The final stages of the Tour de Ski (TdS) often bring drama: the attrition of some athletes leaving opportunity for others.
Among the 45 male competitors who chose to start Saturday’s TdS Stage 6 of 7–a 15-kilometer classic mass start in Val di Fiemme, Italy–some may have been experiencing fatigue from racing the Tour’s previous five stages; others may have been finding their peak. For Italy’s Francesco de Fabiani, who started Saturday in bib number 5, it looked like the latter.
With a little less than half a kilometer to go, the Italian appeared to be reeling in a win for Italy. He had stormed to the front of the lead pack–which consisted of two Norwegians Johannes Høsflot Klæbo and Hans Christer Holund, as well as four Russians – Alexander Bolshunov, Andrey Larkov, Maxim Vylegzhanin, and Andrey Sobakarev – in the final climb. A gap between de Fabiani and the final six expanded to almost a meter by the crest of the last uphill.
But as de Fabiani made headway into the final descent and toward the finishing stretch, the shadow of one skier closed in. One that few would choose as their counterpart in a sprint to the finish. Klæbo.
The Norwegian’s skis had caught up to de Fabiani by the bottom of the hill and as the duo approached the final 50-meter stretch to the finish line, Klæbo switched lanes and shadowed on de Fabiani’s left.
The Italian worked to stave off the powerful double poles of Klæbo, but with the race’s two bonus sprints already in the bag, Klæbo was not about to let up on the finish line sprint. He ousted de Fabiani in the 15 k’s final tracks, crossing first in a time of 40:52.6 minutes. De Fabiani crossed 0.6 tenths of a second behind the Norwegian for second place.
“I think it was really tough in the last uphill,” Klæbo said during a FIS interview after the race. “But I [managed to] get a stream down before the finish line then I held a little bit higher speed than the Italian guy so then it was just full speed to the finish and I’m not stopping before I cross the finish line now.”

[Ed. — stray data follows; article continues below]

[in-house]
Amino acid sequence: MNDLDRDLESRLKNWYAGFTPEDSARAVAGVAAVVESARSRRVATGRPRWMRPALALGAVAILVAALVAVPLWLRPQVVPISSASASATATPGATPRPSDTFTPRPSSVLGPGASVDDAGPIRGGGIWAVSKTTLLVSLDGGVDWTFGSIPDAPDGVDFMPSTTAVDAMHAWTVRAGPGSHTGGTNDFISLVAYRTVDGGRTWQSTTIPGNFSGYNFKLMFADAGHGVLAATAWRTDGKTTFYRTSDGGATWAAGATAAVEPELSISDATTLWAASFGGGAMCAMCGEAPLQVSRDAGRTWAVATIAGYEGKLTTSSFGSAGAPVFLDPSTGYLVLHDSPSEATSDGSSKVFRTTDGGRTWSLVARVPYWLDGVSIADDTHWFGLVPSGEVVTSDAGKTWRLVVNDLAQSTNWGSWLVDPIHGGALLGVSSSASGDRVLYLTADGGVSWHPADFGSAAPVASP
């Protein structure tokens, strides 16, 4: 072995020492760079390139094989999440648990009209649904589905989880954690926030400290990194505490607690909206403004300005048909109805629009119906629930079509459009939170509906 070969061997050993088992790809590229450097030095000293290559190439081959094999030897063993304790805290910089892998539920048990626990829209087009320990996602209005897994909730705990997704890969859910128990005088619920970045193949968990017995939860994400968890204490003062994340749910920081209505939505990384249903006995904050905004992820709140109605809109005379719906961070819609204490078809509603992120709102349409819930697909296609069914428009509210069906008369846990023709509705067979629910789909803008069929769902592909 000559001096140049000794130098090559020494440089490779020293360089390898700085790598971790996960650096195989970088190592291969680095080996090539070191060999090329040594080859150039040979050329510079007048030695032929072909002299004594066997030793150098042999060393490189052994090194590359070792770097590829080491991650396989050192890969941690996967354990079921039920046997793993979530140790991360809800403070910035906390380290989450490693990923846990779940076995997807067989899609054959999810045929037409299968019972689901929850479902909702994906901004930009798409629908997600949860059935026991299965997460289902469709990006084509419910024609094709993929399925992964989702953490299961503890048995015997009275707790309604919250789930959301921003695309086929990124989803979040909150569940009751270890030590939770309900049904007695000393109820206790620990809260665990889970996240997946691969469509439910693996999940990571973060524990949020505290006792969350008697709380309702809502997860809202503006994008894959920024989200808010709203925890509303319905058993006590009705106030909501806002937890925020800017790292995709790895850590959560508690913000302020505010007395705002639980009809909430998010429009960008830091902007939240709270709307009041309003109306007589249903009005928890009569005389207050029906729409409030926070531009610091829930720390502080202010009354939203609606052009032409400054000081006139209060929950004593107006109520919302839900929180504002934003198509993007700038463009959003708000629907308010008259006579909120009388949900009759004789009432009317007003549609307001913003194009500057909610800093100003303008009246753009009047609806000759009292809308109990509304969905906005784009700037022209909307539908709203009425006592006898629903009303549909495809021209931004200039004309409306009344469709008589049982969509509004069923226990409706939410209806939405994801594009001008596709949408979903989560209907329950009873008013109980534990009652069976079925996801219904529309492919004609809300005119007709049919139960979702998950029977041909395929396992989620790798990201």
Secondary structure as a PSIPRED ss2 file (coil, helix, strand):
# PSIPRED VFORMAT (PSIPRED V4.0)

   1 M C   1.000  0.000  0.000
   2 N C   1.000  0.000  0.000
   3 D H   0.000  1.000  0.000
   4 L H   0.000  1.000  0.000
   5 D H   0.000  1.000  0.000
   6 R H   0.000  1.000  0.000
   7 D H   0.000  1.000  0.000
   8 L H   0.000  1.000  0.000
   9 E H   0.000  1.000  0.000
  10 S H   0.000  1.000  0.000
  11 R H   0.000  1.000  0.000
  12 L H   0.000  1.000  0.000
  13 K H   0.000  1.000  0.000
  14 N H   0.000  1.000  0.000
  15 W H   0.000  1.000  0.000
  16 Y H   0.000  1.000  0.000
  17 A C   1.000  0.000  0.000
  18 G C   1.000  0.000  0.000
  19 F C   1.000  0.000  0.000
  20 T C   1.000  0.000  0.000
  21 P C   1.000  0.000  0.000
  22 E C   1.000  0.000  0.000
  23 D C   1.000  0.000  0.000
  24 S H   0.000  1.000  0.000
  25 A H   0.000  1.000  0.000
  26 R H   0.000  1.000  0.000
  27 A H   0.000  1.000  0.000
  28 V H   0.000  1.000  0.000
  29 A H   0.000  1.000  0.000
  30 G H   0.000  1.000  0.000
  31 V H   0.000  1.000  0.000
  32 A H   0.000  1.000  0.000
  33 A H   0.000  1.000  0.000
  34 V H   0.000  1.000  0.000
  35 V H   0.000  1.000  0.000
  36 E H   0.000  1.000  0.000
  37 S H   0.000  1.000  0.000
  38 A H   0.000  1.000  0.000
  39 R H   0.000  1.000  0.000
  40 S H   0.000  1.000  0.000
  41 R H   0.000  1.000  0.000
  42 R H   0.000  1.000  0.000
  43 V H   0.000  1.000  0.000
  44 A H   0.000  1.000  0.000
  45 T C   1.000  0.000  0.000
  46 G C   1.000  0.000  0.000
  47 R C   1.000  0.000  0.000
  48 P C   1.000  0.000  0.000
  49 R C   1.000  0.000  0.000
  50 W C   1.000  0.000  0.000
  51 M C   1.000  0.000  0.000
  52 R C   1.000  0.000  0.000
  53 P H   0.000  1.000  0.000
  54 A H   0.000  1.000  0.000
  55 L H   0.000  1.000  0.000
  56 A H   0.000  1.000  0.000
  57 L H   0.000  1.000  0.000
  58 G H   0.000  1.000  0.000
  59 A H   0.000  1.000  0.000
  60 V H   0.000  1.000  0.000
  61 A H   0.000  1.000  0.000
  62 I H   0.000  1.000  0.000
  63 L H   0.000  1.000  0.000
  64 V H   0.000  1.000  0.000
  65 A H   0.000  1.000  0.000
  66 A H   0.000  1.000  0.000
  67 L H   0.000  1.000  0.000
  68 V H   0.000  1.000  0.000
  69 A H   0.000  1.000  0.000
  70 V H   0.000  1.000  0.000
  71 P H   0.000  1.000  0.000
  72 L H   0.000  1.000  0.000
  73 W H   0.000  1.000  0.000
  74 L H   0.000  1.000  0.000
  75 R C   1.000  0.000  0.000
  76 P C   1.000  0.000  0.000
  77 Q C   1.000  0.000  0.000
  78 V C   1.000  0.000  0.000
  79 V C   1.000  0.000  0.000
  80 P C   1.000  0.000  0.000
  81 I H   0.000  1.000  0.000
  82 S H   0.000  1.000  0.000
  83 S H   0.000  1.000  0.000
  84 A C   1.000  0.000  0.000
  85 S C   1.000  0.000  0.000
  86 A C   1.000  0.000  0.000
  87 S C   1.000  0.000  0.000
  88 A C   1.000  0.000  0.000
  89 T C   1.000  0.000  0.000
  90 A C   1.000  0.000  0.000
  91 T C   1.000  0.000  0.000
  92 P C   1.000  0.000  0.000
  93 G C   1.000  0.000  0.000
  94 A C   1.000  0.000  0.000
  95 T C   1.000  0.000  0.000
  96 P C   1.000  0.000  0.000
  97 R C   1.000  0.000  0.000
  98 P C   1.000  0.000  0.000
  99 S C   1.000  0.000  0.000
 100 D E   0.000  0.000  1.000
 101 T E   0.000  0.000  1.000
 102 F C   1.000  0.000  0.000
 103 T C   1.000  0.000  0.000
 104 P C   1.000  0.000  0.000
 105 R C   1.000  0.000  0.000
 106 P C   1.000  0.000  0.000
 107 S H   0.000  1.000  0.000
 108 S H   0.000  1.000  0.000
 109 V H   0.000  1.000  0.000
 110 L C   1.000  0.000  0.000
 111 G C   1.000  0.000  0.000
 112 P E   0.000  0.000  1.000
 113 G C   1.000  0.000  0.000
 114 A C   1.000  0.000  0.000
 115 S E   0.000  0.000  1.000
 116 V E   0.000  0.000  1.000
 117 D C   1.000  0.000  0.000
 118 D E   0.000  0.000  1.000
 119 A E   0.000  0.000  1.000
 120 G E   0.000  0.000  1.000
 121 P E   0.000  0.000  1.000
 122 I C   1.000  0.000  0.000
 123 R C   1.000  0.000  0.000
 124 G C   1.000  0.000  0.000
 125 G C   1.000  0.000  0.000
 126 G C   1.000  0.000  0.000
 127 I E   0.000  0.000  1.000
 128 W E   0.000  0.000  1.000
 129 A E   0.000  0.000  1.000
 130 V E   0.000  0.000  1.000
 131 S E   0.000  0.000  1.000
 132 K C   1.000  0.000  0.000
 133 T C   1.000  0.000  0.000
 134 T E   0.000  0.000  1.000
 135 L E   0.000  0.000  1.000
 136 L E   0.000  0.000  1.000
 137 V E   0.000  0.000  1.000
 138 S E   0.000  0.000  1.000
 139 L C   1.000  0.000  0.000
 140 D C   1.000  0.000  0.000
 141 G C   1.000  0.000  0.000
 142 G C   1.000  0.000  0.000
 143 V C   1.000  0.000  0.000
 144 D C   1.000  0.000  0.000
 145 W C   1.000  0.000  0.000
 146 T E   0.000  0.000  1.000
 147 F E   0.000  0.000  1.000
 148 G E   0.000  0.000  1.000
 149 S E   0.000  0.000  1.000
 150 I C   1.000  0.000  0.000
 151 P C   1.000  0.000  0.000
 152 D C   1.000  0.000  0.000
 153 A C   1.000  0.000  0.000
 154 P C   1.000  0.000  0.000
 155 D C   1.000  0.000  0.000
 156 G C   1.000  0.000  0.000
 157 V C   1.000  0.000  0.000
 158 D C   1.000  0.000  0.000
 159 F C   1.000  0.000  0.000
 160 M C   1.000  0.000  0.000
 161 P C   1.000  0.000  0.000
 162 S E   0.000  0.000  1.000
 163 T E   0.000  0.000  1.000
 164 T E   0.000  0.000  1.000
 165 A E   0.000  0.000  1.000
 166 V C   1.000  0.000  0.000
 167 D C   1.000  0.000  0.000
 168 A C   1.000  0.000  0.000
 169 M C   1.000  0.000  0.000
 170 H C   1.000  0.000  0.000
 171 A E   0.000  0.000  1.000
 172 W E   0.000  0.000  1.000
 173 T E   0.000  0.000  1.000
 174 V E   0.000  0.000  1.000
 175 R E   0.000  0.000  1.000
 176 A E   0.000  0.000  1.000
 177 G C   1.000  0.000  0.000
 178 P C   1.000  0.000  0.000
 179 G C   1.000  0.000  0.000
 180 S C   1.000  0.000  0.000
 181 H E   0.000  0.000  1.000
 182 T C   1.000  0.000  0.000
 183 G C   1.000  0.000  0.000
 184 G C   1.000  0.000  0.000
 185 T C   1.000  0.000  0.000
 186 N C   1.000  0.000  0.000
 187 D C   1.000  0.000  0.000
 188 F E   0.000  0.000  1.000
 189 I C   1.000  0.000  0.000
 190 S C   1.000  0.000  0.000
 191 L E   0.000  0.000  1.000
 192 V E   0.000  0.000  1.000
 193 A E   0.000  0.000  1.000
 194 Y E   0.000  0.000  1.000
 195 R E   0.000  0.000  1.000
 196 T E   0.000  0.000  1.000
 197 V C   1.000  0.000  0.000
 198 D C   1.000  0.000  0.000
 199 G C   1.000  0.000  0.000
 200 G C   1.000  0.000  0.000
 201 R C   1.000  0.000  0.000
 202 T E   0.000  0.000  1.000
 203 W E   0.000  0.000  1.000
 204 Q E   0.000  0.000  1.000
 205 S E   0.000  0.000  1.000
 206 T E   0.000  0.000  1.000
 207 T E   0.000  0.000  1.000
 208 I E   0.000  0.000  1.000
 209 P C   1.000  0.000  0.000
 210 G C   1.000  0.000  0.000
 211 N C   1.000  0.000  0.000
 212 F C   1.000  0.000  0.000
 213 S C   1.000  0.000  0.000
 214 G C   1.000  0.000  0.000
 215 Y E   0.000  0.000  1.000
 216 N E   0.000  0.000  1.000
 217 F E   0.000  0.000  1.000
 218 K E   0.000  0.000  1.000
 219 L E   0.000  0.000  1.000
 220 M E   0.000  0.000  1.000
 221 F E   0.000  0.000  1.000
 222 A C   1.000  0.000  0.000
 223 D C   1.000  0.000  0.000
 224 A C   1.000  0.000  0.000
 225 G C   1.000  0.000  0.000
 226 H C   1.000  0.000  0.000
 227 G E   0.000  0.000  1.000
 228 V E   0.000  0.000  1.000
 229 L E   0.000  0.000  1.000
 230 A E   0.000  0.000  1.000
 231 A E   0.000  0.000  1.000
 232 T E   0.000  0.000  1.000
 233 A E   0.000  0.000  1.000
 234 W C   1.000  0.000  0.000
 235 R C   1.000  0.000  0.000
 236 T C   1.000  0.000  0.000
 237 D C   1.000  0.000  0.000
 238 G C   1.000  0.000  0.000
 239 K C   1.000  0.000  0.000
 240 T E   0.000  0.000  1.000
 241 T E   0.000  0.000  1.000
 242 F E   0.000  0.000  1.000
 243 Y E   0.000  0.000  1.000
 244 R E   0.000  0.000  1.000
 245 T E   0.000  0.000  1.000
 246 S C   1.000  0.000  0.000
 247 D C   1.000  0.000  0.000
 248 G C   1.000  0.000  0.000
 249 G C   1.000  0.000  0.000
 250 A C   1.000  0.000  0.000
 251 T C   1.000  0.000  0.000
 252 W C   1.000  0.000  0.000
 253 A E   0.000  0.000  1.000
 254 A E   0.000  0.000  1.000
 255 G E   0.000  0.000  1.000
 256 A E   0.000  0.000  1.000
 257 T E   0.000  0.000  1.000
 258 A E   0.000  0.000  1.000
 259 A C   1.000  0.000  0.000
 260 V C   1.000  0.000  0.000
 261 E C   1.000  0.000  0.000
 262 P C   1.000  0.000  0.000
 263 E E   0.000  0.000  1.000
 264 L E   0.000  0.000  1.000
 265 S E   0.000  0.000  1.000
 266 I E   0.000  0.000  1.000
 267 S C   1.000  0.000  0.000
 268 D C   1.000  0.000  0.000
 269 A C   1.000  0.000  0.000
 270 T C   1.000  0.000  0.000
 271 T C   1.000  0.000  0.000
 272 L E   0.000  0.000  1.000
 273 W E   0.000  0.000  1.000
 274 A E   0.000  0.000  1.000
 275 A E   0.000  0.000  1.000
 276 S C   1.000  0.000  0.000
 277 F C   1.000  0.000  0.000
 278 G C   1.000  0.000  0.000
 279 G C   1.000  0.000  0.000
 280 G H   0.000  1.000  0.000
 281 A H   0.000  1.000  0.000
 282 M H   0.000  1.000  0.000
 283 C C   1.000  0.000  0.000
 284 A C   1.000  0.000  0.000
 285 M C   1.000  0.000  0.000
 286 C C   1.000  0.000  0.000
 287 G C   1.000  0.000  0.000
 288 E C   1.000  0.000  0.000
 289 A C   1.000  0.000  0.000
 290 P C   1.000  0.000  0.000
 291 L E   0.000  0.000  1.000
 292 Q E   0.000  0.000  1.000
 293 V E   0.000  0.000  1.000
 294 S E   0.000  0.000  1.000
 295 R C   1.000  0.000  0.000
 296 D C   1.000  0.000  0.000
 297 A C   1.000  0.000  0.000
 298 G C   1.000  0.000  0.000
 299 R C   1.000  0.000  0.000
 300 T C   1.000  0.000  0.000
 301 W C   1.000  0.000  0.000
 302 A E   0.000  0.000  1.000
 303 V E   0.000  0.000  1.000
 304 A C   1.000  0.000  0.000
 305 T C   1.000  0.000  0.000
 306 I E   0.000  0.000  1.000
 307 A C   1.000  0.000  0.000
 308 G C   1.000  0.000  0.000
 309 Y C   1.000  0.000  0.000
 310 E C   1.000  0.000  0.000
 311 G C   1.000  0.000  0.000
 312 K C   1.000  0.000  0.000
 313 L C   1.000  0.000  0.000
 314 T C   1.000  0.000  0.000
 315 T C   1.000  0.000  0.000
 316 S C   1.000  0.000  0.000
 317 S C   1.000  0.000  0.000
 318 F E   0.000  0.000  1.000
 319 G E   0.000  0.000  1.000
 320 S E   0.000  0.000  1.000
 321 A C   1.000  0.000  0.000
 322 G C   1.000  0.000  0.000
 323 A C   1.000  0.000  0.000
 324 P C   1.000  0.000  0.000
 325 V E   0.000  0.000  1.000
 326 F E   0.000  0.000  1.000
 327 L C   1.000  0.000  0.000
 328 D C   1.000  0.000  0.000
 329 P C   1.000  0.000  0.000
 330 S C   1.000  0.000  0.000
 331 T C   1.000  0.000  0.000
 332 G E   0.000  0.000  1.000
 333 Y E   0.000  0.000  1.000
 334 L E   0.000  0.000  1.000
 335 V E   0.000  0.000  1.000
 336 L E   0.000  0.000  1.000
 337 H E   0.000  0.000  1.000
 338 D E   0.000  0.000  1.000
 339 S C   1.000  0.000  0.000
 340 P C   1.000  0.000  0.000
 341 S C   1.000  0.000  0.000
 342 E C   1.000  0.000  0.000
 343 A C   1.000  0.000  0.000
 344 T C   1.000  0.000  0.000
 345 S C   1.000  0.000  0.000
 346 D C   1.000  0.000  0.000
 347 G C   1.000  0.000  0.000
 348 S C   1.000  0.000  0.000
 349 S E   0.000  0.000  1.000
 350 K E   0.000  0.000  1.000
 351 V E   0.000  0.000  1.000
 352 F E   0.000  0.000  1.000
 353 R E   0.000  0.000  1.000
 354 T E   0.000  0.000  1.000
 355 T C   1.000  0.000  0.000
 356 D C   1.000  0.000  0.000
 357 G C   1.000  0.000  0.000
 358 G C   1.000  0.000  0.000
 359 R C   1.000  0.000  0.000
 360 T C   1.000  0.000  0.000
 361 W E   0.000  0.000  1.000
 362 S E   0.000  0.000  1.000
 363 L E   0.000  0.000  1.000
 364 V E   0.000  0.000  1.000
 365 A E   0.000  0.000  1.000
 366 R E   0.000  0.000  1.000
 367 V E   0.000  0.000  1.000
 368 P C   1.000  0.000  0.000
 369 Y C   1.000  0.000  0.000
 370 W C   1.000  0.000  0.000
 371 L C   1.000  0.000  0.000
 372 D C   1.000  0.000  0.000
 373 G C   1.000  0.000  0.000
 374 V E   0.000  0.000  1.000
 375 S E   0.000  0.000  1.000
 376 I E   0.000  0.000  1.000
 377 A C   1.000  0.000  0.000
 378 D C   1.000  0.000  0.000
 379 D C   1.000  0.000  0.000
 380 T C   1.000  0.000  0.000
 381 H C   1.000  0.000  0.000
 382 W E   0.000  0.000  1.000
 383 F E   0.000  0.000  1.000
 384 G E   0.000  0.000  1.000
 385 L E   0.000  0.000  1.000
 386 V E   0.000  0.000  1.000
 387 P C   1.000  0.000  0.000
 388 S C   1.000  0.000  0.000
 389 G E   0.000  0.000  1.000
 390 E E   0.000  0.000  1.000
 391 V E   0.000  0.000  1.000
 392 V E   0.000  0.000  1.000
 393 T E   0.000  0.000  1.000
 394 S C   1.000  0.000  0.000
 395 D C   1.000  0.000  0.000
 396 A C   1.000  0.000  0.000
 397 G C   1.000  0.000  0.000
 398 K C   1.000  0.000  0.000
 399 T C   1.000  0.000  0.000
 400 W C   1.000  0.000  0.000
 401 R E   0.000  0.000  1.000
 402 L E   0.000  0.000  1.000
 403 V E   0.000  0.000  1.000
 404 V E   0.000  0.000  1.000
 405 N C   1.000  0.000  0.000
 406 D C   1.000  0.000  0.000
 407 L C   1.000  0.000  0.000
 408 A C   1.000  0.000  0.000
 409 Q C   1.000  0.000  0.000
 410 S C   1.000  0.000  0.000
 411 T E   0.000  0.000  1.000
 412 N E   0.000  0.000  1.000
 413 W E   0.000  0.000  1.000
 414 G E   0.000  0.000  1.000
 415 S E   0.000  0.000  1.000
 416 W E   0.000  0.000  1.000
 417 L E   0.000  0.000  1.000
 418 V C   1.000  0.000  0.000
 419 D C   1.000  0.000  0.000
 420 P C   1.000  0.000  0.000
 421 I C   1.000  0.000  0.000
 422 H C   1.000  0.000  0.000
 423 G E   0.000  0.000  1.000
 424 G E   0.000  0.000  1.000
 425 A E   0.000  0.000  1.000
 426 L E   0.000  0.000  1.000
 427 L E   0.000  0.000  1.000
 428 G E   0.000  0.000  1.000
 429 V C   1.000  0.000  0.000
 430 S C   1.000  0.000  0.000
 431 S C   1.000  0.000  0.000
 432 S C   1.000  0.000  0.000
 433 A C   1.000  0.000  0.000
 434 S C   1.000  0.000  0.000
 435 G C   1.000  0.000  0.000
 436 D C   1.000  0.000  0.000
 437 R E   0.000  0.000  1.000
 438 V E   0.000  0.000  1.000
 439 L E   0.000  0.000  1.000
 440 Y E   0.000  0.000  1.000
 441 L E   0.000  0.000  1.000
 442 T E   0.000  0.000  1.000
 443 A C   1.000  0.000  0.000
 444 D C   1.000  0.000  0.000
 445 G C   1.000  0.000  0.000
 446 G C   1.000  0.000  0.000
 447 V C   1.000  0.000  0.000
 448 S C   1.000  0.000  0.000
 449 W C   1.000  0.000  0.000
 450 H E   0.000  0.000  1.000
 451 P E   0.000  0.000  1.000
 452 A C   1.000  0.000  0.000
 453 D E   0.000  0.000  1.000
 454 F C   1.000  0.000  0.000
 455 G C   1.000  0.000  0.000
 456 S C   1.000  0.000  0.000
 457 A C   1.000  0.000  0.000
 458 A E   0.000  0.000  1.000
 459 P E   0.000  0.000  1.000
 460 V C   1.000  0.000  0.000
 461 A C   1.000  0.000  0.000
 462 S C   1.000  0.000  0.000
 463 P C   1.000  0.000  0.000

The victory marks Klæbo’s fourth of the Tour: he opened with a win in Stage 1, a freestyle sprint in Toblach, before moving on to place 12th in Stage 2 and winning Stage 3, another skate sprint in Val Müstair. After a ninth-place finish in Stage 4, he returned to the top of the podium in Stage 5, claiming first in the Oberstdorf 15 k pursuit.
His victory in Stage 6 makes him the first male in history to win four stages while still a U23 (he turned 22 this October). He also now has back-to-back TdS wins–the last Norwegian to do so was Martin Johnsrud Sundby in 2016. Notably, this is also Klæbo’s first TdS. He is now leading the men’s overall TdS standings and will start tomorrow’s final stage climb 1:20.4 ahead of Russia’s Sergey Ustiugov, who is currently ranked second in the TdS overall standings.
“Today was really hard and I was a bit afraid of the Russian guys because I heard that they were going to set a high speed but I had a very good day and took a lot of bonus second as well so it was really really cool to be first,” Klæbo said.
For the 25-year-old de Fabiani, Saturday’s second place finish is his seventh individual podium on the World Cup. One of those podiums came earlier in this season’s TdS, as he also garnered a second place finish in Stage 4, also a 15 k classic mass start. He has now moved up to fourth in the overall TdS standings after his performance in Stage 6.
Taking the third position in Stage 6 on Saturday was Russia’s Alexander Bolshonov, who crossed 2.6 seconds behind Klæbo.
The Russian had perhaps been looking more for the win. At the 11.4 k mark, he was at the helm of the lead group, which was still 20 skiers strong at that point. In another kilometer and a half, the front had finally dwindled to seven, with a pull from Sobakarev stringing out a pack consisting of Bolshunov, Klæbo, Holund, Vylegzhanin, Larkov and de Fabiani. Bolshunov continued to set the pace until the final kilometer when a push from de Fabiani caused racers to scramble.
The Italian’s pace proved one that only Klæbo could match. Following Bolshunov in third was Larkov in fourth (+3.4), Vylegzhanin in fifth (+4.6), Sobakarev in sixth (+6.3), Holund in seventh (+13.0) Russian Denis Spitsov in eighth (+27.1), Great Britain’s Andrew Musgrave in ninth (+29.0) and Norway’s Martin Johnsrud Sundby in tenth (+29.9).
The lone North American to start Stage 6 was U.S. skier, Ben Lustgarten who finished the day in 44th (+5:31.7).
Gabby Naranja considers herself a true Mainer, having grown up in the northern most part of the state playing hockey and roofing houses with her five brothers. She graduated from Bates College where she ran cross-country, track, and nordic skied. She spent this past winter in Europe and is currently in Montana enjoying all that the U.S. northwest has to offer.